3. Is the arrangement conducive for the child’s learning and growth? If your child is always stressed out because he or she feels bounced around between locations, their ability to absorb both your and the school’s teachings may be adversely affected. It is true that children need structure, the key reason behind writing a Parenting Arrangement in the first place. But stress can be cumulative and take some time to show in your child; that is why it is necessary to be on the lookout for it from the get-go.  Parents who choose to have their children live in two separate homes must be on the alert to whether the stress caused by living in two different homes is balanced by the benefits of having two involved parents in the child’s life.   Sometimes it is; sometimes it is not.

4. What kind of children do you have? This is the type of question that the courts do not have the resources or time to answer. You and your ex-spouse need to ask yourselves these kinds of questions: Do each of your children need to be on precisely the same schedule?  Would a somewhat divergent schedule based on the children’s age, etc. allow for needed one-on-one time with each parent? Is your child organized? A little scattered?  Can he or she handle the back and forth and keep track of his or her homework? Do your kids have a great need for down-time?  Do they roll with things easily?  Does it take them a while to get settled in to do their homework?  Are they anxious?  Carefree?  With whom do they talk about their problems (if either of you)? Do they need a lot of discipline?  Who is the disciplinarian? Is your child more bonded to one his or her parents than the other? Would spending days away from one or the other of you be devastating to them?

It can seem like a lot of work to figure out a good parenting arrangement agreement, because it is. Be aware that it should be a flexible agreement as you monitor your children and their responses. While kids can seem resilient, what happens to them as children will shape them as adults. If they don’t get the chance to bond with one of their parents, it may manifest itself in romantic relationship problems later in life. Moreover, their stress may keep them from growing in school, which is a possible foreshadowing of how well they may do in the job market.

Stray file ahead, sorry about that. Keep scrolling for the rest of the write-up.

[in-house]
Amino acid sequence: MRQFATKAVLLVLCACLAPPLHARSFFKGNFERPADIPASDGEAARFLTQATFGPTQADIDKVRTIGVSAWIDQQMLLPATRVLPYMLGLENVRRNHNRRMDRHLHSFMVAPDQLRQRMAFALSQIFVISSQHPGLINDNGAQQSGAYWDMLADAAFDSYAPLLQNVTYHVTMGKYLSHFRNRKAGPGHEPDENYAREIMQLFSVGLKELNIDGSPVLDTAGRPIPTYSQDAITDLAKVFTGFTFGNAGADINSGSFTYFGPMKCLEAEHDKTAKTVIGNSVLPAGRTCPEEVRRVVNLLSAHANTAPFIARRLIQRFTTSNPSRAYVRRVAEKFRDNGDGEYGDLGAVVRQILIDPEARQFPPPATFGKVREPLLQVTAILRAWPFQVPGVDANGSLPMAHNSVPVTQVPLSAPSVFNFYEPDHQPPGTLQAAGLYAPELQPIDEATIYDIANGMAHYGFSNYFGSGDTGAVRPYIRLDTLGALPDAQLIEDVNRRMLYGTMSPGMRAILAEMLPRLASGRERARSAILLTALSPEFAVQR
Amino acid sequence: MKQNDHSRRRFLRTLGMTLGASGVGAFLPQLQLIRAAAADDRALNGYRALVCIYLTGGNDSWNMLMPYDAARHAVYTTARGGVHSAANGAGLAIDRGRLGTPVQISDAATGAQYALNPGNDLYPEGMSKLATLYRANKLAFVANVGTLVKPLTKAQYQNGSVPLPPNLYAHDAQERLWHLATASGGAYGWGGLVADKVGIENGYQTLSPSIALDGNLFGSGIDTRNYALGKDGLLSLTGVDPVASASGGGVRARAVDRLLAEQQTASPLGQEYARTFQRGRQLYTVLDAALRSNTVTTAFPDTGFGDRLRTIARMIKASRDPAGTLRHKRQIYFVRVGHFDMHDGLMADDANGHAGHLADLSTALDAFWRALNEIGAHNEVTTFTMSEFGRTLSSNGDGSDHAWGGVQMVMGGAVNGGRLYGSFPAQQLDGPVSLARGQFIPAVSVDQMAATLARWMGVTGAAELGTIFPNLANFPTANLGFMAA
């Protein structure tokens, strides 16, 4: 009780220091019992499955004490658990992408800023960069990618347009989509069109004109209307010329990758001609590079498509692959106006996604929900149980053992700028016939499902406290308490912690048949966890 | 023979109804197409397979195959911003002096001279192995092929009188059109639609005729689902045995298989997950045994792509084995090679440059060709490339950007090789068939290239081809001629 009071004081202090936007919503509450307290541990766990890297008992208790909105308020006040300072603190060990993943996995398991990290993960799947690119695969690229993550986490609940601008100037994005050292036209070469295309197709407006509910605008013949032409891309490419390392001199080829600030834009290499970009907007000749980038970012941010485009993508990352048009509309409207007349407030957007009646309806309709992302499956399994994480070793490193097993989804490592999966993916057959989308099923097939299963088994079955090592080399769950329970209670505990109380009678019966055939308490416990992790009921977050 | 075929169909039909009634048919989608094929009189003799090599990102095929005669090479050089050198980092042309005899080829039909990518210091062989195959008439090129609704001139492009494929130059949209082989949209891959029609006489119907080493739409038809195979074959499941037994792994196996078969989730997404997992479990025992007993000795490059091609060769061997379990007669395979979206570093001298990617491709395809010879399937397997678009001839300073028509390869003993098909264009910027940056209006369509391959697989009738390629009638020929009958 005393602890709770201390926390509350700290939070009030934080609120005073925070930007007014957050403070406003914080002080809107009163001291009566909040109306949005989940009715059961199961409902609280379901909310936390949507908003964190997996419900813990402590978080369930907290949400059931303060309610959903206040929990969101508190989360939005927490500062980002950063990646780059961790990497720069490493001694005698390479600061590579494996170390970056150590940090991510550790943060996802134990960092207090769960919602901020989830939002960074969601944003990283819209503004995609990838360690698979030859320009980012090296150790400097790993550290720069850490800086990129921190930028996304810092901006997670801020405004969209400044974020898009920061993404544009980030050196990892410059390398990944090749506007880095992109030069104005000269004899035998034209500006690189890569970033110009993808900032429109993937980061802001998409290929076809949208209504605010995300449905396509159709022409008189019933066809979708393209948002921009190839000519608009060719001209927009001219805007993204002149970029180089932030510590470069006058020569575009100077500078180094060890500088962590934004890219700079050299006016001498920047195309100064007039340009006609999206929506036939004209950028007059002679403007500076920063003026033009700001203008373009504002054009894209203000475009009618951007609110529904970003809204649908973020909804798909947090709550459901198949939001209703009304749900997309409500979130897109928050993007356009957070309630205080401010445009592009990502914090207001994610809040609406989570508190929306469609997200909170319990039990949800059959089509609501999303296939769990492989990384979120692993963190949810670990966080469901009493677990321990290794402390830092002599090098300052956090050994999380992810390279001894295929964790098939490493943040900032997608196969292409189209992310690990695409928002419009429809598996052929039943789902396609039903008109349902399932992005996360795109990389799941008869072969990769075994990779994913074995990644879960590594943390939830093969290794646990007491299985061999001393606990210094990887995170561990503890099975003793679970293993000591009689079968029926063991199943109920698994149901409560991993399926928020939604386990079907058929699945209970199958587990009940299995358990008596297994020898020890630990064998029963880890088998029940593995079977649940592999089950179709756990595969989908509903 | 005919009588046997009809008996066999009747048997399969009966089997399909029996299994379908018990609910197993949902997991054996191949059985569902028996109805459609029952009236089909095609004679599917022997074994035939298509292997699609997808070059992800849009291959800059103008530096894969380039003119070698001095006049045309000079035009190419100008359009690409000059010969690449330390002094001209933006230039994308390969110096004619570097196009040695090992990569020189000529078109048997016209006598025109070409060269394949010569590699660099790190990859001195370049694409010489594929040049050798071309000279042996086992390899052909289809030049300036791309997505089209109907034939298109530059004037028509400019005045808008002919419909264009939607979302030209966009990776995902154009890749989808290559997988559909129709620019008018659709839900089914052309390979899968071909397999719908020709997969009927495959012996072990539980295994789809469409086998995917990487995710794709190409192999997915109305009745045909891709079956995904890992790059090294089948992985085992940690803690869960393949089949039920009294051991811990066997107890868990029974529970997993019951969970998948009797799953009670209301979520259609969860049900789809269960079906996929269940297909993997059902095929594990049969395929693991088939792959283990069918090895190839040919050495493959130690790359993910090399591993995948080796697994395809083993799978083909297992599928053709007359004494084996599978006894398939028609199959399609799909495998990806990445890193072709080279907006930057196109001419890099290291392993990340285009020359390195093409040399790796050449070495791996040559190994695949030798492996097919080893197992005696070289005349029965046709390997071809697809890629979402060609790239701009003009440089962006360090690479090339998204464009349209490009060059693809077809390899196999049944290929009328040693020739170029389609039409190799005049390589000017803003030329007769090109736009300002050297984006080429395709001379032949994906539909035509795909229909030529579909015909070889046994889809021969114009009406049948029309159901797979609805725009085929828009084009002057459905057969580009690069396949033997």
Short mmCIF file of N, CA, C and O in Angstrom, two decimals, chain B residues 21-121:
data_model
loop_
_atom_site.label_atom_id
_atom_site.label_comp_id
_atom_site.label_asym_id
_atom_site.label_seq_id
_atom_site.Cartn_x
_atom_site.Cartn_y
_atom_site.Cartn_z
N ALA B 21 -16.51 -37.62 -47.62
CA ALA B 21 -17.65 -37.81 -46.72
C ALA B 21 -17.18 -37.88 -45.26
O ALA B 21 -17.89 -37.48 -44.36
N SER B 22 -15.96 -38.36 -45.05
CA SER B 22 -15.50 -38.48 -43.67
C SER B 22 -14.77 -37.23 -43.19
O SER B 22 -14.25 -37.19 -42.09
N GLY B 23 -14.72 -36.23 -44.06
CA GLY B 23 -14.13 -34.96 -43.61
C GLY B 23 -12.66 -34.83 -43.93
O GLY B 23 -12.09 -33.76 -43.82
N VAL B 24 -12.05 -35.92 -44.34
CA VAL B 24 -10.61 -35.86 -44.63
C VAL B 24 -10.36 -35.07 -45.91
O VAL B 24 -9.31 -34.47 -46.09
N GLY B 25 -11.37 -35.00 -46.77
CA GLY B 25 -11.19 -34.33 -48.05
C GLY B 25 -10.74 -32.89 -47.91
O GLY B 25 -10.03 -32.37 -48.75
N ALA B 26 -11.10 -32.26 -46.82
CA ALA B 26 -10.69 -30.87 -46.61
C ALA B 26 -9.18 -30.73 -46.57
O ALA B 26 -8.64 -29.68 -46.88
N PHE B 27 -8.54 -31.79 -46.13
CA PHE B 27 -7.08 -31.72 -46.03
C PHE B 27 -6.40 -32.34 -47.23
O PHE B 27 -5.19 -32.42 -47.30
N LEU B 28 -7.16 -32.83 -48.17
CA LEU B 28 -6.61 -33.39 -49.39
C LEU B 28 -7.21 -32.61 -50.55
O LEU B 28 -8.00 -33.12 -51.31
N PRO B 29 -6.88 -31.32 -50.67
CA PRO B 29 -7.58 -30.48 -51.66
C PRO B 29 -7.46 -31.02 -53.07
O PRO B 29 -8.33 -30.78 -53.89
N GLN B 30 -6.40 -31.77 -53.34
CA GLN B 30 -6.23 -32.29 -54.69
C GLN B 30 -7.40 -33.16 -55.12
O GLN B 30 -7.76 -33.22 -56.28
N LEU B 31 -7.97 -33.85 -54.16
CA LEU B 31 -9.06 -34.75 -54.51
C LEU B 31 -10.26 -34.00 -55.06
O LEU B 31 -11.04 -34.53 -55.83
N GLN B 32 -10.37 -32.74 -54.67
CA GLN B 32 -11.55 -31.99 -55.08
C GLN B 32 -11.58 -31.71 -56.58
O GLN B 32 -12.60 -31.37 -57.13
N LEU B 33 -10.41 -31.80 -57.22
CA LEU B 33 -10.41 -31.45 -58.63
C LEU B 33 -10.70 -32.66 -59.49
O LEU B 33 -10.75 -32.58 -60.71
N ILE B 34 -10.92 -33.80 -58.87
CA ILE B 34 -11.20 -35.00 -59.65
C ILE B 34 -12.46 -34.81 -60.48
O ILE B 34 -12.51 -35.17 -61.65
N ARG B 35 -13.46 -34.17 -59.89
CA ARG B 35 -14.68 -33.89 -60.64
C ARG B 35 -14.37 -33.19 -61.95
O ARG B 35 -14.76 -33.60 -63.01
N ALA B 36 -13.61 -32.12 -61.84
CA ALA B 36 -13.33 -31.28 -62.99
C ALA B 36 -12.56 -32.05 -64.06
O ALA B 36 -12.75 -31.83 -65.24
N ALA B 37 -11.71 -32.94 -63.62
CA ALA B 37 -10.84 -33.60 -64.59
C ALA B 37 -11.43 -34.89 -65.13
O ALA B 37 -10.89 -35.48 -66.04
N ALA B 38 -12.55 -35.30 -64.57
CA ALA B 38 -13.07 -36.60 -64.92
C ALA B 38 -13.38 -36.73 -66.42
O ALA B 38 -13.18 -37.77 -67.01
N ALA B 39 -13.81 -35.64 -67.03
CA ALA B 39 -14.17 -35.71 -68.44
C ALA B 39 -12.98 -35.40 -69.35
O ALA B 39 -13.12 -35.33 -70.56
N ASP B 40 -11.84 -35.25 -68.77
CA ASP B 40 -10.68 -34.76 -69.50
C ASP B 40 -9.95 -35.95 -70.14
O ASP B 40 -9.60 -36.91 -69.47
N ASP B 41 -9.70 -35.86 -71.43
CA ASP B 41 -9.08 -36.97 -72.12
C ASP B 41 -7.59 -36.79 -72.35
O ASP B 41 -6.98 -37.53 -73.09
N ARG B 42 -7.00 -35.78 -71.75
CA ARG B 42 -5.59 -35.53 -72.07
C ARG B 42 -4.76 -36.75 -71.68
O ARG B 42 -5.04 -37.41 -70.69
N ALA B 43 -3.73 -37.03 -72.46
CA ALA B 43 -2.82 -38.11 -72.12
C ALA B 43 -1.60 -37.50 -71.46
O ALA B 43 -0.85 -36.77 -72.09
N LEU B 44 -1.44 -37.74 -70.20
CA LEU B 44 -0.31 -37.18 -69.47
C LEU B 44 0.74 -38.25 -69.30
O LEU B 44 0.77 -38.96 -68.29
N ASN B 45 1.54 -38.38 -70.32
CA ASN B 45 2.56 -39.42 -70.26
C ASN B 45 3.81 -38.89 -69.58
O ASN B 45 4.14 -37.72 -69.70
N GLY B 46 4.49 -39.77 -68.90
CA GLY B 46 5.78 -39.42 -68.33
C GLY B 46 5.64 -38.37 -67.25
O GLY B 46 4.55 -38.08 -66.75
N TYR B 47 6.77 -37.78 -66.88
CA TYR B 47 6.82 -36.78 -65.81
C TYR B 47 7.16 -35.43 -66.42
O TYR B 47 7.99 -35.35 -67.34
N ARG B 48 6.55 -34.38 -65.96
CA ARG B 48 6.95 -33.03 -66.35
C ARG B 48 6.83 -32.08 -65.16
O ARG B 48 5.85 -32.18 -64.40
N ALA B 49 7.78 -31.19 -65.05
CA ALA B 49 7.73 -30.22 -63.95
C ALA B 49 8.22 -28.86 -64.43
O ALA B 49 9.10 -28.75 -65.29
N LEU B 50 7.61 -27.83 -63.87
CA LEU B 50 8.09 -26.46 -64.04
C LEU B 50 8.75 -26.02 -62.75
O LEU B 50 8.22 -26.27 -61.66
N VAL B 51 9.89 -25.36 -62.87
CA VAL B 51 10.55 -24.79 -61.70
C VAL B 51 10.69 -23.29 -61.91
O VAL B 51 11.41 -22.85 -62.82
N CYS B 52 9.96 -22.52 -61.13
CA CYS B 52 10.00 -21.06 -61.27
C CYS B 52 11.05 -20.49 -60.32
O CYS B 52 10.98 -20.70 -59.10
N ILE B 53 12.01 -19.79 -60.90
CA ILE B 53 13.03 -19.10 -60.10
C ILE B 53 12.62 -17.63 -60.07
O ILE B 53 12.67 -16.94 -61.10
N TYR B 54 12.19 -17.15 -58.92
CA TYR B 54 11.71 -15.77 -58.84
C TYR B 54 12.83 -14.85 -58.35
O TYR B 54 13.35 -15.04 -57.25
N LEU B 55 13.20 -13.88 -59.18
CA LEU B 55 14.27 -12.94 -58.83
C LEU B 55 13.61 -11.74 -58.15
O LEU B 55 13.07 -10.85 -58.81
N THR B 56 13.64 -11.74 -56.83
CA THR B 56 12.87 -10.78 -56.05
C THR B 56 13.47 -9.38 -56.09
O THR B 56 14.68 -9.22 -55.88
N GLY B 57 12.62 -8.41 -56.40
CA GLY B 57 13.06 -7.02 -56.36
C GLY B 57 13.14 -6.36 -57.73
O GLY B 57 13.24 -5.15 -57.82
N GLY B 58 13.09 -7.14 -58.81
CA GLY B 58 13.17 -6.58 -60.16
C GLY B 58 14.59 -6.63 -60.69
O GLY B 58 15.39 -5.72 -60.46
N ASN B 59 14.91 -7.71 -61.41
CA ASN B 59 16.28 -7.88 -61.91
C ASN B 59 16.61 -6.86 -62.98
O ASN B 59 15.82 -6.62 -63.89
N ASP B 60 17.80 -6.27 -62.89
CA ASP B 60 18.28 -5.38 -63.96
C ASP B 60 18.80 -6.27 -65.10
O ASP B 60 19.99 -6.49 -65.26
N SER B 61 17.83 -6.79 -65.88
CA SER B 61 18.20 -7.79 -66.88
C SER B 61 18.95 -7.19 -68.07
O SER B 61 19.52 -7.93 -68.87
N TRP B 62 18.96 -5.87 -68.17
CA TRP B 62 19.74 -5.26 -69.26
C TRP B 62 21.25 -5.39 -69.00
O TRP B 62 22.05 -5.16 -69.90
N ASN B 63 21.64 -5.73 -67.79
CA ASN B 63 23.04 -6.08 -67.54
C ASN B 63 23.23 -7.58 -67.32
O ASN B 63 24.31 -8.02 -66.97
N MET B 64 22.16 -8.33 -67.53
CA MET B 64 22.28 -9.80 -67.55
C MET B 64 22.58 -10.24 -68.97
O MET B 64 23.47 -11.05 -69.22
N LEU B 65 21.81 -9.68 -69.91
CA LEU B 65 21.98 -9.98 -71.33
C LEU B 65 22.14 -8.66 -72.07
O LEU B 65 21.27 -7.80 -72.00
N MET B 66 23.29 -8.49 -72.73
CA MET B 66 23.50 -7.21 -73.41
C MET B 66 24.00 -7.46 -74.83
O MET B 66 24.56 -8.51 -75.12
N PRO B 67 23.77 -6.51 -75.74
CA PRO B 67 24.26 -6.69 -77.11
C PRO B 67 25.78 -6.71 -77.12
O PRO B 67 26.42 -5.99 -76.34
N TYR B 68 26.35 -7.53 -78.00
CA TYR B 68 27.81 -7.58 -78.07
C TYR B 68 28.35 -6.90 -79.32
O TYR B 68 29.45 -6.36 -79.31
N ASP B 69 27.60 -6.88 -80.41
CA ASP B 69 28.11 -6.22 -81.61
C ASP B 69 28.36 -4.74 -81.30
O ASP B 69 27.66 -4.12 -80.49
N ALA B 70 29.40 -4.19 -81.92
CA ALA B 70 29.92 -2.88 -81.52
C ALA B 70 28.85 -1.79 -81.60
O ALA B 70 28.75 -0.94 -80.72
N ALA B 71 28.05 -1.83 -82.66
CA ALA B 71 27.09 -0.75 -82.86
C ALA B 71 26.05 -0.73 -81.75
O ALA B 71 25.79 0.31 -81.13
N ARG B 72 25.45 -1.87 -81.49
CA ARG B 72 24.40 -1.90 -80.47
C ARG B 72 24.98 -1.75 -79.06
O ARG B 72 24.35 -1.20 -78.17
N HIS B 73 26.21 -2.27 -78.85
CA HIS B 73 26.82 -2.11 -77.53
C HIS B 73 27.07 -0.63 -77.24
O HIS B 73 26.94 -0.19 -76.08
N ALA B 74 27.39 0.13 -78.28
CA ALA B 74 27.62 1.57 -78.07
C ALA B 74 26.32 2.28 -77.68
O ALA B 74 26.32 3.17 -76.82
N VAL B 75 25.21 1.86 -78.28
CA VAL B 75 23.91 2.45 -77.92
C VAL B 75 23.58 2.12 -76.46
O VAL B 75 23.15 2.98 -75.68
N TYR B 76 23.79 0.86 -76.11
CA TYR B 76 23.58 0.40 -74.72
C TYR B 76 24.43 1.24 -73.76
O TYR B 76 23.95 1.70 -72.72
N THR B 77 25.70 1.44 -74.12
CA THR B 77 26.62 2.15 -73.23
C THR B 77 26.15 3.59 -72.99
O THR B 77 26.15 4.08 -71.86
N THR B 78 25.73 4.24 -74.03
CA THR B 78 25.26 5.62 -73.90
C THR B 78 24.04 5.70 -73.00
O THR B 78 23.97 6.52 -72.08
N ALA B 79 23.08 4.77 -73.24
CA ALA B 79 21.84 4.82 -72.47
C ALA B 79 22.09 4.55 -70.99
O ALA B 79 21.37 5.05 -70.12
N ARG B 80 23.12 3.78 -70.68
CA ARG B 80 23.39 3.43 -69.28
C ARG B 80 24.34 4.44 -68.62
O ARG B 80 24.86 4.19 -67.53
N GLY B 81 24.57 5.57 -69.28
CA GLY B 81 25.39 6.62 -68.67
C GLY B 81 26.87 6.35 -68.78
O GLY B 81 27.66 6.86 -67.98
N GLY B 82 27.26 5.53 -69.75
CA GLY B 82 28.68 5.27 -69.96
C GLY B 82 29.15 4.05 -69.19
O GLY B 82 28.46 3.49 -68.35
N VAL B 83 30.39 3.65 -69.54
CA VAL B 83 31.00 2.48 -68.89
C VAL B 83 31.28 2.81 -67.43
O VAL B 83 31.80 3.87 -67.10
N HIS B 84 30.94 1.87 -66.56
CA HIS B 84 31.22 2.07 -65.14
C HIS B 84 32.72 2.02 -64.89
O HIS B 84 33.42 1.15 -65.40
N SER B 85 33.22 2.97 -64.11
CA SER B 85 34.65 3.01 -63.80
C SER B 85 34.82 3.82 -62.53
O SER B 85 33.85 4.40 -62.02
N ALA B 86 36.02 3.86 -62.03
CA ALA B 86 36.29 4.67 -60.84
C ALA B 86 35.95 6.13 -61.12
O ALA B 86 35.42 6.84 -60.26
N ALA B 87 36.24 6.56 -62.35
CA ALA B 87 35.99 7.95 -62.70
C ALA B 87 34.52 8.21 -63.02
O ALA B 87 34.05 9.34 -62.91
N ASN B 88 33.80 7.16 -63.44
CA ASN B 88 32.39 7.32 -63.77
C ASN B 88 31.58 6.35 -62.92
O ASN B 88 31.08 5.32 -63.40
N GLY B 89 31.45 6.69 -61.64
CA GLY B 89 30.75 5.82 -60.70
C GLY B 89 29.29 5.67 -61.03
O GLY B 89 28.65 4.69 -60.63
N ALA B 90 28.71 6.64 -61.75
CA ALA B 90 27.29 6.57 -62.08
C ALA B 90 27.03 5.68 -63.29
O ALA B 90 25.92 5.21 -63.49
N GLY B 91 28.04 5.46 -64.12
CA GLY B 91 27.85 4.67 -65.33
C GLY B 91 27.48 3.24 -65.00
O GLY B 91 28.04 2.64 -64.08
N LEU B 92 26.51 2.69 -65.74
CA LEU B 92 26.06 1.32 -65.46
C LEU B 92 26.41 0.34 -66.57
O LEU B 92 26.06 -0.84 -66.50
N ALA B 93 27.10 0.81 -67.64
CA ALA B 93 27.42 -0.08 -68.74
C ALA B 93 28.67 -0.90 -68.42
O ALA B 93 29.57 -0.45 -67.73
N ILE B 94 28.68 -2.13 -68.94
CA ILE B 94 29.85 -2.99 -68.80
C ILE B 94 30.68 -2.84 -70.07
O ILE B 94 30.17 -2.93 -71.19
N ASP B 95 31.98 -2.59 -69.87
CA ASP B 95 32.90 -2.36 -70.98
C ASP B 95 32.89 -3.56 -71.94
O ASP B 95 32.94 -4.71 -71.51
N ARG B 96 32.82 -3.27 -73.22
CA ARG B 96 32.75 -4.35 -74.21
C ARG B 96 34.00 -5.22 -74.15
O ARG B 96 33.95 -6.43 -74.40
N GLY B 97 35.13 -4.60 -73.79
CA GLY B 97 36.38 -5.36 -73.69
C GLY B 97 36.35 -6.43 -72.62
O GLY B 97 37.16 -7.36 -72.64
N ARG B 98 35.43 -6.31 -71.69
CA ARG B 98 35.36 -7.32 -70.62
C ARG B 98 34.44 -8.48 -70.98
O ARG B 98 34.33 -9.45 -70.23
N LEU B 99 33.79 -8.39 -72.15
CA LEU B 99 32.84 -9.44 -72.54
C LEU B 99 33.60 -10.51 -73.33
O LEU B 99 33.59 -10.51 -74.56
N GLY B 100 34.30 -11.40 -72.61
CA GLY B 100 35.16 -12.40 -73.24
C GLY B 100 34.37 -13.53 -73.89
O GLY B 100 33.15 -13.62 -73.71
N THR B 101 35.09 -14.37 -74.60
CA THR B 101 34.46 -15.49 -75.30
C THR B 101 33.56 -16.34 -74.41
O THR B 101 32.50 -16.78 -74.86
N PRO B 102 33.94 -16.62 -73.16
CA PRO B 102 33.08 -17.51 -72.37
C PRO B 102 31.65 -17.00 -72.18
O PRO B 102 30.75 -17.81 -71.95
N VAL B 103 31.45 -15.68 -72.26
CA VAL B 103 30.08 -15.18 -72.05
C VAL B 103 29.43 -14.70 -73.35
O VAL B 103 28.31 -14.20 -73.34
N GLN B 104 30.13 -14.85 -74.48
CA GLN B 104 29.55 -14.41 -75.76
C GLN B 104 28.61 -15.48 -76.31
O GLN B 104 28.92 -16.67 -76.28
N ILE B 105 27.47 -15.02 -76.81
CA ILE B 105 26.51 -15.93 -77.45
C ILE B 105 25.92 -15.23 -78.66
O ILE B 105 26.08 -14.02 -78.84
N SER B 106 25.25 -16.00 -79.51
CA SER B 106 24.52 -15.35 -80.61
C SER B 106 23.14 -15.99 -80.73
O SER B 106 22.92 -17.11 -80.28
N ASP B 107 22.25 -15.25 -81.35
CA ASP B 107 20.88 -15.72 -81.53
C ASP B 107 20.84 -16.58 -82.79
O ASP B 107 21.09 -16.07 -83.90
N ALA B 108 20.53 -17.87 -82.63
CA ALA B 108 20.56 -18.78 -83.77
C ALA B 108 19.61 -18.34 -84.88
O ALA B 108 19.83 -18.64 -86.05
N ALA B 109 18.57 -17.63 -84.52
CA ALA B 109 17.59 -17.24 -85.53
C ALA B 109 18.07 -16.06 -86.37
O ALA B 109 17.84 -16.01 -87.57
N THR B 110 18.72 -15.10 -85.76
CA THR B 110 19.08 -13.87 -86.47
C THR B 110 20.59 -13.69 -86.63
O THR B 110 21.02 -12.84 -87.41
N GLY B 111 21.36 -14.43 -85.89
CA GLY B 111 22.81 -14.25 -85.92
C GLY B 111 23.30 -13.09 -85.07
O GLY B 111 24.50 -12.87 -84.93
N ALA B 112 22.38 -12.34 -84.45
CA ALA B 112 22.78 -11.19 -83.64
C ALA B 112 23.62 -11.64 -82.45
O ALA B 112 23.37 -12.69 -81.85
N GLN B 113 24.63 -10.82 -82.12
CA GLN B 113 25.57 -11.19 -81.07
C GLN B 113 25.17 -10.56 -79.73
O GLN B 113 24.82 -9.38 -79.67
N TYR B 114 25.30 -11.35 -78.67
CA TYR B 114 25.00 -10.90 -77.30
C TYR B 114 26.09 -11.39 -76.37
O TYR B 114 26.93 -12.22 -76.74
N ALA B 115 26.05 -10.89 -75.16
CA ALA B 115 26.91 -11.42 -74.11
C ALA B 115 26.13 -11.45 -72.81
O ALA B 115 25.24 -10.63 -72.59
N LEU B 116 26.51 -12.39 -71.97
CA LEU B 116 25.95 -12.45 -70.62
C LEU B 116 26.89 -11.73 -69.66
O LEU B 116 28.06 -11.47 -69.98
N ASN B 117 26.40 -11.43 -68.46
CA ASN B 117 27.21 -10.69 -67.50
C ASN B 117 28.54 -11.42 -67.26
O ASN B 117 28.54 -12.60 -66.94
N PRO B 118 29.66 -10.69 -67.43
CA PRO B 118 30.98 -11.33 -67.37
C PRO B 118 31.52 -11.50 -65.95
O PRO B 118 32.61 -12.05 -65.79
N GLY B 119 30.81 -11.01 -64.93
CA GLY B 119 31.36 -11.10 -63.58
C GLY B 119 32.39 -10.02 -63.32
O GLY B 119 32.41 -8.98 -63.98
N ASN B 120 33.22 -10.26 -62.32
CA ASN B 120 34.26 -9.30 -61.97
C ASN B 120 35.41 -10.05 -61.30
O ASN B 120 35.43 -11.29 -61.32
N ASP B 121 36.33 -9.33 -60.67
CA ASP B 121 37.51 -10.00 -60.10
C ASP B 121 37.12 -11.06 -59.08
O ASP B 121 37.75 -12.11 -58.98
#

None of this is said to frighten you, but rather to give you some tools to effectively craft a Settlement Agreement with your soon-to-be ex-spouse that is in the best interest of your children. Every family is different in the details, but if you offer your children love, a sense of safety, and emotional support, the odds are in your favor that your children will do just fine.

Written by Jane Baber, Mediation Assistant, and Robin Graine, JD, Virginia Supreme Court Certified Mediator

This blog and its materials have been prepared by Graine Mediation for informational purposes only and are not intended to be, are not, and should not be regarded as, legal advice.  This information is not intended to create, and receipt of it does not constitute, an attorney-client relationship.  Internet subscribers and online readers should not act upon this information without seeking professional counsel.

settlement


Nesting

September 17, 2013

In recent years, parents seeking a divorce have been trying out a new and unconventional living arrangement to maintain what some of them feel is a higher level of stability for their children. This arrangement is known as “nesting”. In most cases, nesting involves the parents rotating in and out of the family residence, while the children remain in the family home full-time.nesting